By CELA on 11 Feb, 2019

If animals can be a child’s fourth educator, have you thought about a two legged beastie becoming a bestie for children at your service? We’re looking at hens this week, one of the closest living relations of dinosaurs and yet also one of humanity’s longest running domestic animal companions. Amplify editor Bec Lloyd checks out chooks as chums for children in this article.

Sustainability on two legs

If your service has a garden you’ve probably seen it change enormously in the past six or seven years with the National Quality Framework (NQF) putting a ‘sustainability’ stamp of approval over the pre-existing trend towards more natural learning spaces.

While vegetable patches, raised garden beds, irrigation, scarecrows and mud kitchens are some common elements of the sector’s revised outdoor areas, animated additions are also increasingly popular.

Rabbits, guinea pigs and other small mammals may by now have a hutch outdoors on your site, and worm farms make frequent appearances in early years services.

But what about that other domestic animal enjoying a huge comeback in backyards around Australia? A creature that not only helps you recycle food scraps, but keeps bugs in hand and even gives back to your kitchen with astonishing generosity? In short, have you considered inviting some hens to make a home at your service?

Chat about chooks

In this story we’ll refer to chickens as chooks (the affectionate Australian slang) and hens, to distinguish them from the visiting egg hatching programs for chicks/chickens which are a very different, temporary, experience.

So let’s assume you’ve got this far in the story because your outdoor area has the potential for keeping some hens – two or three is a nice number for new chook guardians.

Now we’ve established that it’s possible, ask yourself if it’s desirable? While we always want to hear children’s voices, this is one of those times when it’s a good idea to have the discussion among adults at your service first. You may find you’ve got an educator on staff with a feather allergy, or a deathly fear of walking birds, or someone with extensive chook handling experience who has reservations about your space or, alternatively, ideas to make the venture even more successful.

Talking as a team always creates an opportunity to hear about other services in each educator’s networks – there may be one you can contact a happy hen house on site. It would be very helpful to see what their advice is for a service new to the task of poultry-keeping.

There are businesses that will ‘rent’ a little flock of chooks to you, including housing, so you can test how suitable your space really is.  Think about what risks you might have (more on this later) and how you would manage them in the same way as any other activity at your service.  This information sheet from ACECQA is also a helpful starting point.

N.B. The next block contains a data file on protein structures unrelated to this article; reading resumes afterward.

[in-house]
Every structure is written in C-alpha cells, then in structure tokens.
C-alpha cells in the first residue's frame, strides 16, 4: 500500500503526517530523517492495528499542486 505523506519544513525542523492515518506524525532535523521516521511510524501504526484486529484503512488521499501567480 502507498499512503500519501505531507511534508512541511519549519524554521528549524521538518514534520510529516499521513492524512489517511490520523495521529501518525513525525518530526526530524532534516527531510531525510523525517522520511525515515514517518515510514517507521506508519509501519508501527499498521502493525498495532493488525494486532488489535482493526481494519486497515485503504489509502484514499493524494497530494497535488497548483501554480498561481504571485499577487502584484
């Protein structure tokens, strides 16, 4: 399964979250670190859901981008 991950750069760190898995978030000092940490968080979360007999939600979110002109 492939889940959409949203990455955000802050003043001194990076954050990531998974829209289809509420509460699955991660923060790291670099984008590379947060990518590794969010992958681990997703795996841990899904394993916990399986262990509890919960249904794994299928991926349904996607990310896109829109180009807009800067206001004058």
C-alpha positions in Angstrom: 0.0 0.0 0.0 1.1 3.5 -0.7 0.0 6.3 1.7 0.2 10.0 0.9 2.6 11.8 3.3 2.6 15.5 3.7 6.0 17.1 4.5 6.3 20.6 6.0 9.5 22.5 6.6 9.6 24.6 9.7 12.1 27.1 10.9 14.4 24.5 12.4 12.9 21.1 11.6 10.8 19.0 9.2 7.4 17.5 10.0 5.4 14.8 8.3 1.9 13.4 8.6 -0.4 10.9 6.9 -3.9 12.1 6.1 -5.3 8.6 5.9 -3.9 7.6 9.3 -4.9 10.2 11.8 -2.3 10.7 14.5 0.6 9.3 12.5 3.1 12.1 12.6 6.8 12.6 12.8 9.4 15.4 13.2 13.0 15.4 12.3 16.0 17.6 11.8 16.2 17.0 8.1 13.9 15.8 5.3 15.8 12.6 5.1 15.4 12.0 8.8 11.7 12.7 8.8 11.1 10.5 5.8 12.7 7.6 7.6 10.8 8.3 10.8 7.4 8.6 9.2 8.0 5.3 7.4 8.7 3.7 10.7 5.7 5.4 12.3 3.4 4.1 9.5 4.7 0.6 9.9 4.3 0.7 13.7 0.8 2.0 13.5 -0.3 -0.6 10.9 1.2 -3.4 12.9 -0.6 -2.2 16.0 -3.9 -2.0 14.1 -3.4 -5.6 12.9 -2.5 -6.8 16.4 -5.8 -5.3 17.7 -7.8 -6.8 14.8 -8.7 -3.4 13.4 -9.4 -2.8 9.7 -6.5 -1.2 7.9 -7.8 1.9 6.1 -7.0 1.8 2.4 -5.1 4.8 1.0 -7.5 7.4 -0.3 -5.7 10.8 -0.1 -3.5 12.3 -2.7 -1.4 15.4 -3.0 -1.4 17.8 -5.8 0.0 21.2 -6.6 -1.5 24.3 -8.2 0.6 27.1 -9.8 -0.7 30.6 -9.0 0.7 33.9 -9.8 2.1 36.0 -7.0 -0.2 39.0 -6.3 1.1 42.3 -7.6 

Check for objections

Then it’s time to talk to children and their families. You know your community, so choose an approach that will allow you to share your thoughts without raising expectations too high, and so you can share a clear view of the benefits and risks, and how you will mitigate them.

Allow time for families to absorb the information – it can take several weeks of weekly messages for all your tired and busy parents to see and respond to a request for feedback. There could be some objections among what will otherwise probably be a very positive response.

Similarly, children may need time to fully understand the idea. A child may have had a bad experience with a hen at a petting zoo, which doesn’t bother them as you read about the duck in Sue Williams’ I went walking book but re-emerges strongly when confronted again by a large live bird.

Use your usual communication and relationship building strategies to assess support and follow through on any objections. If you feel one hardliner is blocking otherwise overwhelming support, it might be worth having a hard conversation – or time to shelve the chook-keeping plans for a year!

What do you need to keep chooks?

Young children can learn how to hold a chook safely. Source: Kara Cooper.

There will be variations depending on your location, council rules, and outdoor location, but a foundation list can include:

  • a watertight coop with good ventilation, and roosting and nesting space inside for the chooks
  • one or two nesting boxes that both adults and children can easily reach in and check
  • a secure ‘run’ where the hens can walk about during the day and be safe from predators like foxes, carpet snakes and goannas, even in the city
  • containers for ample food and water, these should be ‘self-serve’ style if the chooks are left alone on weekends
  • a dry bedding material like straw or wood shavings
  • good quality feed to suit the age of your hens
  • access to a vet in case of injuries
  • education – for the educators and children – about food, handling and basic healthcare like administering worming mixes
  • company! Hens are social animals and curious about their world – they need at least one other poultry companion and will love being alongside children at times too.

From the keeper

Kara Cooper is a Blue Mountains based mother of two young girls, a hen enthusiast, and an artist who has been known to include chooks in her work.  Currently the president of the Lithgow & District Poultry Club (or find them on Facebook), Kara shared her experience of raising heritage breed hens around very young daughters and their friends. Her firm advice to anyone considering hens is, ‘I want EVERY child to enjoy chooks so just go get some!’